What is Encaustic?

Q- In simplest terms, what exactly is encaustic?

The medium is Wax and pigment. More specifically, Dianna uses a mix of archival bleached bees wax, mixed with 5% damar resin. The additive tempers the wax making it more durable. (This procedure needs to be done at 121-149 Celsius (250-300F)

Q- What is the supporting surface for the painting?

Dianna uses a fine-grained, natural wood surface- usually birch or poplar and encaustic board. For smaller work she uses, cabinet-grade plywood, ceramic tiles and encaustic paper mounted on core board for stability. Dianna also works on paper and mat board, combining drawing and encaustic.

Q –How is encaustic applied?

The mixture is heated to 105C (220 F) on a griddle. Using various sizes of natural   bristle brushes and other tools, such as heat gun, propane torch and loop tools are used to scrape into the surface to reveal layers of color.

(Remember it takes 71C (160F) to bring wax to a molten state.

Q- How workable is the medium?

The artist has only about three seconds to work before the wax set up. Often there is time for one brush stroke – no more than three – before the brush must be returned to the hot wax to be reheated and recharged.

 Q-Why use encaustic? Wouldn’t oil paint work just as well?

Encaustic creates a different result. In layering the wax the artist can take advantage of the fact that its unique translucent character allows light to penetrate to the wood and then bounce back – giving the impression that the painting is lit from the inside.

 Q –What is the History of encaustic painting?

” Encaustikos” is of Greek origin- a medium in use for more than 2000 years. The famous funeral portraits from Fayum in Egypt and wall paintings from Pompeii are some of the more famous examples of the use of encaustic in the ancient world. Encaustic does require special skills on the part of the artist. And working with molten wax adds a dimension of danger. Using oil or acrylic is easier and safer, but encaustic is just as resilient over time.

Q. So will it melt?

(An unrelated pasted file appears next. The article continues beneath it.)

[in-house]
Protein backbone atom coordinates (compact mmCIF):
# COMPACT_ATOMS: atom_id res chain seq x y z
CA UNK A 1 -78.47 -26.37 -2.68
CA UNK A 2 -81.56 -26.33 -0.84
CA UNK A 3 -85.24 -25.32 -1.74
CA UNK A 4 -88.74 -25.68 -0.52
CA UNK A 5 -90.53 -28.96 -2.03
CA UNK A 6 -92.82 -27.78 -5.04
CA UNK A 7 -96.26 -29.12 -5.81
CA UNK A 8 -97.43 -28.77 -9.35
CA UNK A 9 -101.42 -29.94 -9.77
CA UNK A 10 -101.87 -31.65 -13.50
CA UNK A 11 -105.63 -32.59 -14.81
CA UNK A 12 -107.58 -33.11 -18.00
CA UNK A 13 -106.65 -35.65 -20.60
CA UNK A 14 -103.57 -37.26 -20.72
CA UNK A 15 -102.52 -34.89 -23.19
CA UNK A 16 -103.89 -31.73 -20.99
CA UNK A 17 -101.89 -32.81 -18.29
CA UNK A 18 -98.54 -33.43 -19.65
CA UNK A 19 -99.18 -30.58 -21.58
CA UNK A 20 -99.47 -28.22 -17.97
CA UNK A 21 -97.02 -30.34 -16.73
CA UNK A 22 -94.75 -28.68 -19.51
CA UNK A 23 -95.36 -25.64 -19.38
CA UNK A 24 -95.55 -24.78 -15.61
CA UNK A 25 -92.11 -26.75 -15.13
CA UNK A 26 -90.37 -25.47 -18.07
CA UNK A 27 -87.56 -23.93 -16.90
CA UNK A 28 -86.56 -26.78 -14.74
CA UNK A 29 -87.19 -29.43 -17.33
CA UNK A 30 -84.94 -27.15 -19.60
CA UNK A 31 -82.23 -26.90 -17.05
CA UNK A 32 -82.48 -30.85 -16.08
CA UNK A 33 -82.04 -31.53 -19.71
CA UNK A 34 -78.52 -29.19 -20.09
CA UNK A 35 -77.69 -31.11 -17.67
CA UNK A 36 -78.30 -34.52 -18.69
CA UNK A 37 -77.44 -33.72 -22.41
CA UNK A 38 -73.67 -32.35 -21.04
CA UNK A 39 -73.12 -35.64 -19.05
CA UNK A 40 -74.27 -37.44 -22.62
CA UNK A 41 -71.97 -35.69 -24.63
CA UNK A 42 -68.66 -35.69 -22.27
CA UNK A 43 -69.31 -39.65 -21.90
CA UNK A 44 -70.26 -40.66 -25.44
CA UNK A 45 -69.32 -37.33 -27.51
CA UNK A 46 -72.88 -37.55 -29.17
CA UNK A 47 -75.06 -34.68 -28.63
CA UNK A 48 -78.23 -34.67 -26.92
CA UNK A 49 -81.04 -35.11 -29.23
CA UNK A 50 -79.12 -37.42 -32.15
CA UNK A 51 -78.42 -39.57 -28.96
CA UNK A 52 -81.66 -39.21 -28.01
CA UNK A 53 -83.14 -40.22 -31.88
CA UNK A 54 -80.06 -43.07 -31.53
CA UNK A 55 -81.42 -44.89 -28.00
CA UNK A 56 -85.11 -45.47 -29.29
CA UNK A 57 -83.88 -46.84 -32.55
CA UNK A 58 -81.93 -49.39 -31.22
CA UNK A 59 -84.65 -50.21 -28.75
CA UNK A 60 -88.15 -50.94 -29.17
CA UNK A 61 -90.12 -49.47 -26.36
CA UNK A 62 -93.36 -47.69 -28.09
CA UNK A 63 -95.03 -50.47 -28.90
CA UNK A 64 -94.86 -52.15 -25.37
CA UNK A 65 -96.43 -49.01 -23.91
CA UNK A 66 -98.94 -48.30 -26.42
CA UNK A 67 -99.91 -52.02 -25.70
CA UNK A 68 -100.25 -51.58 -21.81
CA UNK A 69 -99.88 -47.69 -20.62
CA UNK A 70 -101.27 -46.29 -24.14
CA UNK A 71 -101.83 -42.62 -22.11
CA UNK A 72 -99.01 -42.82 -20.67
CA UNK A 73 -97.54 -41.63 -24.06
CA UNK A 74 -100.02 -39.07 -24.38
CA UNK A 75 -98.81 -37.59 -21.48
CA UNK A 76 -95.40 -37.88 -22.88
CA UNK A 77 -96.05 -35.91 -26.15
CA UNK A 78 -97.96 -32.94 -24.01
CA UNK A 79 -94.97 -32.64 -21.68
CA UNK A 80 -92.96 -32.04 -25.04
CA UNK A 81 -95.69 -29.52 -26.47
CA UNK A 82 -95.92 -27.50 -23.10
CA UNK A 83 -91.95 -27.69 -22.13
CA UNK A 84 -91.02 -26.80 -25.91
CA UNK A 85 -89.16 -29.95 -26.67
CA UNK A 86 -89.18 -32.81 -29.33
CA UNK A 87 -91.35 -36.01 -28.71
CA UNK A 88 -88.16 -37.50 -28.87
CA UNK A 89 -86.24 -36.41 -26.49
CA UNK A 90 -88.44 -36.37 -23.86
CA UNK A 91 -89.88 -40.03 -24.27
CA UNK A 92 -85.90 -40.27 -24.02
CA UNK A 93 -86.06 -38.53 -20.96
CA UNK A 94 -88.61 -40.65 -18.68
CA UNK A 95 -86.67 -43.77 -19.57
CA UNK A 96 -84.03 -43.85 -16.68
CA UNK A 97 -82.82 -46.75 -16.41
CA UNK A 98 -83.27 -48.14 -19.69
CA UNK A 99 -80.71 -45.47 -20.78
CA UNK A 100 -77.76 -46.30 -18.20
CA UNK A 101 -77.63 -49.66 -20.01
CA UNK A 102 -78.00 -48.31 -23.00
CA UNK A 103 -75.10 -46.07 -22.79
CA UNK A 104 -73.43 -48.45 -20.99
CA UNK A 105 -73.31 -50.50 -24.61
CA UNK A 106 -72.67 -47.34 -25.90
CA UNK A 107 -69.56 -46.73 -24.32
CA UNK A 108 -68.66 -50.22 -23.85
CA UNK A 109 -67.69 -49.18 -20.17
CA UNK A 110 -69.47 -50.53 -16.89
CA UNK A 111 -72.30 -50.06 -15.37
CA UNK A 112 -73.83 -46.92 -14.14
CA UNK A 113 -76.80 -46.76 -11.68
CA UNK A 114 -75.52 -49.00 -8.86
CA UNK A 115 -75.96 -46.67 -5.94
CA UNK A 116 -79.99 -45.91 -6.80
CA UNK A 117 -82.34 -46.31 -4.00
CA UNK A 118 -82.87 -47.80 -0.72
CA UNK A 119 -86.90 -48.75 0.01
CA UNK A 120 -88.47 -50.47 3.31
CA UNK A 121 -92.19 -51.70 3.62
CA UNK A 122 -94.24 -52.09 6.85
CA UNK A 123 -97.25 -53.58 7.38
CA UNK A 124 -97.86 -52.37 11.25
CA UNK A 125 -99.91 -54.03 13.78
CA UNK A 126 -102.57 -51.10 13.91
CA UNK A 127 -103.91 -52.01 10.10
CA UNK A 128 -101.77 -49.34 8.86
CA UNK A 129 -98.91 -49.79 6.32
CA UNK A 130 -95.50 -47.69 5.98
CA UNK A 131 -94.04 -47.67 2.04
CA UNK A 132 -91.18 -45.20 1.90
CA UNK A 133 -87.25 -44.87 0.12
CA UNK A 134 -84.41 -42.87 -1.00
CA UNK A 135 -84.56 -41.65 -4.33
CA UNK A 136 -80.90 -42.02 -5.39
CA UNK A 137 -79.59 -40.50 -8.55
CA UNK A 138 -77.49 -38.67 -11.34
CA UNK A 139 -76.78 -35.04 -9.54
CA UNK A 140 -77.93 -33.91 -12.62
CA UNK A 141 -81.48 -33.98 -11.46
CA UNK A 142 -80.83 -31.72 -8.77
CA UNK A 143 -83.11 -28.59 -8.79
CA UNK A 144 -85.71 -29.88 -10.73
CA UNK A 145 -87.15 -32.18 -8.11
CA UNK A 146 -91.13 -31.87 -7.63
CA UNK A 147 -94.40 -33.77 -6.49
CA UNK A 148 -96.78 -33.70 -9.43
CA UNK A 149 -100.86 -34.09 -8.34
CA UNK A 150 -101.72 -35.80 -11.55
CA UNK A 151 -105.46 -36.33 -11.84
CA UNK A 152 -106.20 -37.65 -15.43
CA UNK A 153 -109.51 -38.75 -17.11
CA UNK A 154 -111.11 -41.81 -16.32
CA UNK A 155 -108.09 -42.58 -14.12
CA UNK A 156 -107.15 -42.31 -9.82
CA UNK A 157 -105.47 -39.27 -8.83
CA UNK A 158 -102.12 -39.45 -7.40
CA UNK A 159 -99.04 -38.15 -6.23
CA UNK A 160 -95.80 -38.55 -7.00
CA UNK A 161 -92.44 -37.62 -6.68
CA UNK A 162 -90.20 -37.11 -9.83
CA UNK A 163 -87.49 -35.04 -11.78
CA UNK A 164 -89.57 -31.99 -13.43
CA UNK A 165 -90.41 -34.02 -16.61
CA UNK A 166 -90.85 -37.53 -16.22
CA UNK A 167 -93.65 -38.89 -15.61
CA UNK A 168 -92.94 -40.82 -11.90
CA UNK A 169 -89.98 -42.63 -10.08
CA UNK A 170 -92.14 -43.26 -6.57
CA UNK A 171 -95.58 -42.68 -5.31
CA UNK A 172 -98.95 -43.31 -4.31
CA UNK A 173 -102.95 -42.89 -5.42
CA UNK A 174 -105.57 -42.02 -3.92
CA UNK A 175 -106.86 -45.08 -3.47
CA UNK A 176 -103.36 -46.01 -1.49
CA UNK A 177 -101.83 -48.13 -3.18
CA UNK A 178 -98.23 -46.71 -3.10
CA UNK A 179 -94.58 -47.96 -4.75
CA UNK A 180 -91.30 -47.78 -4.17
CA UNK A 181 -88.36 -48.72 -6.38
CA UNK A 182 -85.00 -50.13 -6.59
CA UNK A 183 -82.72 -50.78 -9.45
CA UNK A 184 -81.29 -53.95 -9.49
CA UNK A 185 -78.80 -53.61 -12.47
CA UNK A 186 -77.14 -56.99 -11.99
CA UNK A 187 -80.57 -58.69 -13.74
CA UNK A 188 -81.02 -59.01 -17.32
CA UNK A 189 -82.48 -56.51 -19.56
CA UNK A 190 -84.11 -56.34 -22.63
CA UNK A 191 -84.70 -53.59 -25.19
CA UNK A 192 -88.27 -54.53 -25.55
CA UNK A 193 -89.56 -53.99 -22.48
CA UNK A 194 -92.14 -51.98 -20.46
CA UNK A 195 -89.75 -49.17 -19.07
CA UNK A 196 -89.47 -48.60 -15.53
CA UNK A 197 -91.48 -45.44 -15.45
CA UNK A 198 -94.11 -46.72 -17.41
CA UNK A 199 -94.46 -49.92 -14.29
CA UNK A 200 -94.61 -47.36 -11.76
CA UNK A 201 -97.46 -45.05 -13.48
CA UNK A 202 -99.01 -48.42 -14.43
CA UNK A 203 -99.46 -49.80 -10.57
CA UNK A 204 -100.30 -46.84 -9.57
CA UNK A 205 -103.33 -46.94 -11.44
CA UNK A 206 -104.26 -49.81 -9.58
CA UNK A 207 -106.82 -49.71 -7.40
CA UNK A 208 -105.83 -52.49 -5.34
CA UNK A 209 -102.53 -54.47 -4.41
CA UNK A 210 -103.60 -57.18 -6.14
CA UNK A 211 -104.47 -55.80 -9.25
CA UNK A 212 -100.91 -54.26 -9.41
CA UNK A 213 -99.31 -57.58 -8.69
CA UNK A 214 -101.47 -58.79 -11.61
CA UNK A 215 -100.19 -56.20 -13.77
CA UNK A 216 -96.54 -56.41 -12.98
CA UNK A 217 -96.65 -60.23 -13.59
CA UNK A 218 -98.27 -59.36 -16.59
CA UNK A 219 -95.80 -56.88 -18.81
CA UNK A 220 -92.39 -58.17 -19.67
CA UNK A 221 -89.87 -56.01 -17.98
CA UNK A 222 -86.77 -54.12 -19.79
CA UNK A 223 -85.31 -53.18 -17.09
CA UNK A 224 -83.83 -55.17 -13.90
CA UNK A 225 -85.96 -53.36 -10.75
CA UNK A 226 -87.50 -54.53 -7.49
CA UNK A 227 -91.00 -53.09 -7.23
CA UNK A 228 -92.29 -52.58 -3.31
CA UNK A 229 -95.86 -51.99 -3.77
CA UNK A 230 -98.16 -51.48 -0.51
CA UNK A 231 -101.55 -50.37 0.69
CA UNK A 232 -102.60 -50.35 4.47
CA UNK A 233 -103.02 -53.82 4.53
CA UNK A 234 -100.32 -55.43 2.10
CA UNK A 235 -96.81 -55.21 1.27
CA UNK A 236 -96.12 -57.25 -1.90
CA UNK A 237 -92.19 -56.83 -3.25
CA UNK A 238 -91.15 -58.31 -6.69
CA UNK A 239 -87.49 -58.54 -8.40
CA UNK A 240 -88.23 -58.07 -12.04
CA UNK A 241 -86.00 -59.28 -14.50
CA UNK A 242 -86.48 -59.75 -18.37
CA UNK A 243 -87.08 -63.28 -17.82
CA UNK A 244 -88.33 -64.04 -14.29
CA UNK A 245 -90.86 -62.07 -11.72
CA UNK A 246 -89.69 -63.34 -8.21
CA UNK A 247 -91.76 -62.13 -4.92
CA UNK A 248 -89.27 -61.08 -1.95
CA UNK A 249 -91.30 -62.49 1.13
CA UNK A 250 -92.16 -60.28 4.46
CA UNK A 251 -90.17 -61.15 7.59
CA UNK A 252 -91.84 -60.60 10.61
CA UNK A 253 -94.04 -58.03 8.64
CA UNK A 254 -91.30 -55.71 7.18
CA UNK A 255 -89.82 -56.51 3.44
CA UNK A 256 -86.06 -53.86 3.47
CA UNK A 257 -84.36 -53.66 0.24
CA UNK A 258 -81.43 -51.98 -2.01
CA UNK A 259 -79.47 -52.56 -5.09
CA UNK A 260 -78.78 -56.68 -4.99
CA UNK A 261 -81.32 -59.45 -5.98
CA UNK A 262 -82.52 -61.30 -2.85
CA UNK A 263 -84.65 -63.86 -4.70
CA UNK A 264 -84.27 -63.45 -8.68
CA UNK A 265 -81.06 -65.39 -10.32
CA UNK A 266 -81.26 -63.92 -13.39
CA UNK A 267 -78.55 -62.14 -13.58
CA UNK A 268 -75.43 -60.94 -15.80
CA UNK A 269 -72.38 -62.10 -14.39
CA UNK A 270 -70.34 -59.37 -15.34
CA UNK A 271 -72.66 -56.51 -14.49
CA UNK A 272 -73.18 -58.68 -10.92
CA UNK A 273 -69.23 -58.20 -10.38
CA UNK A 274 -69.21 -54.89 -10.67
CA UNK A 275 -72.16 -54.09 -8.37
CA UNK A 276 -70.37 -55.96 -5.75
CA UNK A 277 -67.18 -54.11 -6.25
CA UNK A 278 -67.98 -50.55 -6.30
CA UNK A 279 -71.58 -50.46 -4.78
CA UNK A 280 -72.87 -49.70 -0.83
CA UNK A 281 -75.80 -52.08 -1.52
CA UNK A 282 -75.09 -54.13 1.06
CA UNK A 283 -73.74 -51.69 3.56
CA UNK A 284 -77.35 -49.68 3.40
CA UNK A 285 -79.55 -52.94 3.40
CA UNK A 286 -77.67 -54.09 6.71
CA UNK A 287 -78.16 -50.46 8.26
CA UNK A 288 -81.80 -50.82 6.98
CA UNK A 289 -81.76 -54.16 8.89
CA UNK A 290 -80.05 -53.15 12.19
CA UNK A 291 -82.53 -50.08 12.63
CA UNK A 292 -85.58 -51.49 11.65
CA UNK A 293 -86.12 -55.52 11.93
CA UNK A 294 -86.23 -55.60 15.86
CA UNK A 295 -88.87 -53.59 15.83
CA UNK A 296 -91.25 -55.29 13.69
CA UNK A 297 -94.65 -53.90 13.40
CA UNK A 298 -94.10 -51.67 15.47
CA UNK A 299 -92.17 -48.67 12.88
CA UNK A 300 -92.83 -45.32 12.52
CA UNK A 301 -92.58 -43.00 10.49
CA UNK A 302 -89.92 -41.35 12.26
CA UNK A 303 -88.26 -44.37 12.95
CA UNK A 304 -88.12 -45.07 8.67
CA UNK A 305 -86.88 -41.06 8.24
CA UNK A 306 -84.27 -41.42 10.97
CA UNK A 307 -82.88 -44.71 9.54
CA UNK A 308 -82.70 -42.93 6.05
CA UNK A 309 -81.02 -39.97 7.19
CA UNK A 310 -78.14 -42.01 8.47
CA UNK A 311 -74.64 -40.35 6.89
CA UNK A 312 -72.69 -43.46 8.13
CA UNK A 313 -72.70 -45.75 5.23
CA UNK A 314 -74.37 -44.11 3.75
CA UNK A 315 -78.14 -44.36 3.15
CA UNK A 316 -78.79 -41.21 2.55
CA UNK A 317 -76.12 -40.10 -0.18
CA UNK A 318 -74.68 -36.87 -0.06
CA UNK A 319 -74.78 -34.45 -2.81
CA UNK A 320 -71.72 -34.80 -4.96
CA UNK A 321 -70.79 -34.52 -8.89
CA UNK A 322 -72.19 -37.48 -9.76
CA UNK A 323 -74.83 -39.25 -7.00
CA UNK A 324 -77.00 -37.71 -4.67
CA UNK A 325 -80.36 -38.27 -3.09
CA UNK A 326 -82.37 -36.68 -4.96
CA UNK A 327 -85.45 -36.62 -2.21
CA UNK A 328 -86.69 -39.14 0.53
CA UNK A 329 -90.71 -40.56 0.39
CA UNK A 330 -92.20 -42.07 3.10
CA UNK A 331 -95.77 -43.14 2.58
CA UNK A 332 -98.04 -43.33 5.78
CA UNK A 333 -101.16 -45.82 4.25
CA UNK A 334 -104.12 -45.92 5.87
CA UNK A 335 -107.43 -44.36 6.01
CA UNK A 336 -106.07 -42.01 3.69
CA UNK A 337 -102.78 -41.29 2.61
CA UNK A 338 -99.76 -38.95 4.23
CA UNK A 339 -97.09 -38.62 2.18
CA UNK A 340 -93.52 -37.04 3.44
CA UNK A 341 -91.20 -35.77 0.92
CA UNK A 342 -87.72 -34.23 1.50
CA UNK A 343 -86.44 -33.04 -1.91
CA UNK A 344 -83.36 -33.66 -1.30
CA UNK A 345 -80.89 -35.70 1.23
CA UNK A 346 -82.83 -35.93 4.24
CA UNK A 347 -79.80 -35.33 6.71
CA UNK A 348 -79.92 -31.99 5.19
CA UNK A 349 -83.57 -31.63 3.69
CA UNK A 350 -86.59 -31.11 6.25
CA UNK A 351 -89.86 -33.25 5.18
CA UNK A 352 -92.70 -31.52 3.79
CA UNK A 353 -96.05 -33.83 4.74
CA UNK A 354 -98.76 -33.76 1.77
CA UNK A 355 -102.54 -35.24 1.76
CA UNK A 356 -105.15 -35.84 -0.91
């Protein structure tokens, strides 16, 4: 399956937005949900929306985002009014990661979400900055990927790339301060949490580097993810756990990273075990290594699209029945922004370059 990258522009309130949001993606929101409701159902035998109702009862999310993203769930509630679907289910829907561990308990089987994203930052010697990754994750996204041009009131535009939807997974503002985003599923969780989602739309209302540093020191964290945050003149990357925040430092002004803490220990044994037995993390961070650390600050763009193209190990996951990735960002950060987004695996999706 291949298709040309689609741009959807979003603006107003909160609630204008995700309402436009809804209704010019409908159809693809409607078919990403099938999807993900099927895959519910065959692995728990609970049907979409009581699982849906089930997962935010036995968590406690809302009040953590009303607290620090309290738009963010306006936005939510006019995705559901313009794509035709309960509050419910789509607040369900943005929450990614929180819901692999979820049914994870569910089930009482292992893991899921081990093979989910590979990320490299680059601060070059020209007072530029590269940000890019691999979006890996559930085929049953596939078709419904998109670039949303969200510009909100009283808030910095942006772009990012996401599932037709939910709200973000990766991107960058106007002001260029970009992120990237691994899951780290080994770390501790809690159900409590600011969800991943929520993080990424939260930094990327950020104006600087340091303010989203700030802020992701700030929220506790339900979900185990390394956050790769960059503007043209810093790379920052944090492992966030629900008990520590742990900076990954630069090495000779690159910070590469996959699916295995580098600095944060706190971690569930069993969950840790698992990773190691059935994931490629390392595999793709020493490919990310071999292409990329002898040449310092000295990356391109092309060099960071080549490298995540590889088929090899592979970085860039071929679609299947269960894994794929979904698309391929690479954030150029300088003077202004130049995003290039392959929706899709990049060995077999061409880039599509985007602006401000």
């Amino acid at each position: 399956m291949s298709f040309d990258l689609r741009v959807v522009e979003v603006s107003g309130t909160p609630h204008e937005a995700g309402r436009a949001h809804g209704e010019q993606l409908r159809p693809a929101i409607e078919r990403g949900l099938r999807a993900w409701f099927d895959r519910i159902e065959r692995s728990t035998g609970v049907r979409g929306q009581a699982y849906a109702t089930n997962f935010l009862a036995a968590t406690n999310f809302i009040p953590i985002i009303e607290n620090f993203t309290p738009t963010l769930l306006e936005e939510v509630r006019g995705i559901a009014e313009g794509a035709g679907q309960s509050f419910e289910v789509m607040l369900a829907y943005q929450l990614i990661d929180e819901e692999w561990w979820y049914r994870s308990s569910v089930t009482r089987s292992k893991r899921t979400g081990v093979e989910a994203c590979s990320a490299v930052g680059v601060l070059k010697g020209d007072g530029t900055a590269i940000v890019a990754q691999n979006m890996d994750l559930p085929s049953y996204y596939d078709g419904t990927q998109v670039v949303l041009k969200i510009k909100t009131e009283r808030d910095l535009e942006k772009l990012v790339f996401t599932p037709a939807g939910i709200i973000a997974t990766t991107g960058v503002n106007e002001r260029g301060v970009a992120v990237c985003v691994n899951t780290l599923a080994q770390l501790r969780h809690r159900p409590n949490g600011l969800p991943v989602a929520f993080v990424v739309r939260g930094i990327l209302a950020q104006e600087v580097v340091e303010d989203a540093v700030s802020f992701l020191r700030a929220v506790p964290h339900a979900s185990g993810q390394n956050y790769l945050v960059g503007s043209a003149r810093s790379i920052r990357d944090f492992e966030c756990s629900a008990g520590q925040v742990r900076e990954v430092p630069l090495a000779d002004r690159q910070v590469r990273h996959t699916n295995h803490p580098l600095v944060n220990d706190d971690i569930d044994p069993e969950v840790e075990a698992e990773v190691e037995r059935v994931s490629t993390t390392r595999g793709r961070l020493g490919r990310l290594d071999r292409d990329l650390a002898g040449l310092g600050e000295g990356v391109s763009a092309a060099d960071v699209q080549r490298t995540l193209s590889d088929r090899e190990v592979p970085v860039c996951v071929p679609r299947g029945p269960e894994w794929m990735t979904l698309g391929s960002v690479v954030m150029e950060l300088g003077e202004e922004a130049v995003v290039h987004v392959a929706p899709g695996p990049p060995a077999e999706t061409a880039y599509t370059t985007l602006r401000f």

There should be no fear of the work melting in normal household conditions. Encaustic paintings are durable and archival. They will thrive in temperatures between 1 Celsius to 51celsius (35 to 125 degrees F)

Q.  So the medium has lasting qualities?      

Yes, only in the same that any work of art must be handled with a certain amount of respect.
And No Art should be hung in the sun! Indirect sunlight or bright, white lighting is desirable and will bring out the luminescent quality imparted by the wax medium.

Q.    Does it require special care?

 An encaustic painting may develop a film on the surface for the first six to twelve months as the wax cures.  This is a natural process called “Bloom” and is easily removed, along with shallow scratches, by wiping the surface with a soft cloth.

Q.   What is Bloom? 

 Bloom is a film of whitish dust that sometimes appears on the surface of an encaustic painting. Bloom is the result of a chemical reaction within the wax. Dusting the painting surface with a soft brush and buffing it with a soft cloth periodically will maintain the unique patina of the wax.  Do not be alarmed, this process may take 1 – 3 years.

Interesting Facts

Finally, answers to questions not asked – What about the Bees?

Honeybees are the only creatures that make beeswax. Two million flowers yield one pound of honey. Six to ten pounds of honey yields one pound of wax. Beeswax is clear white when secreted, but turns golden form pollen falling off bees moving over the wax. Beeswax is composed of ester, alcohols, hydrocarbons and acids.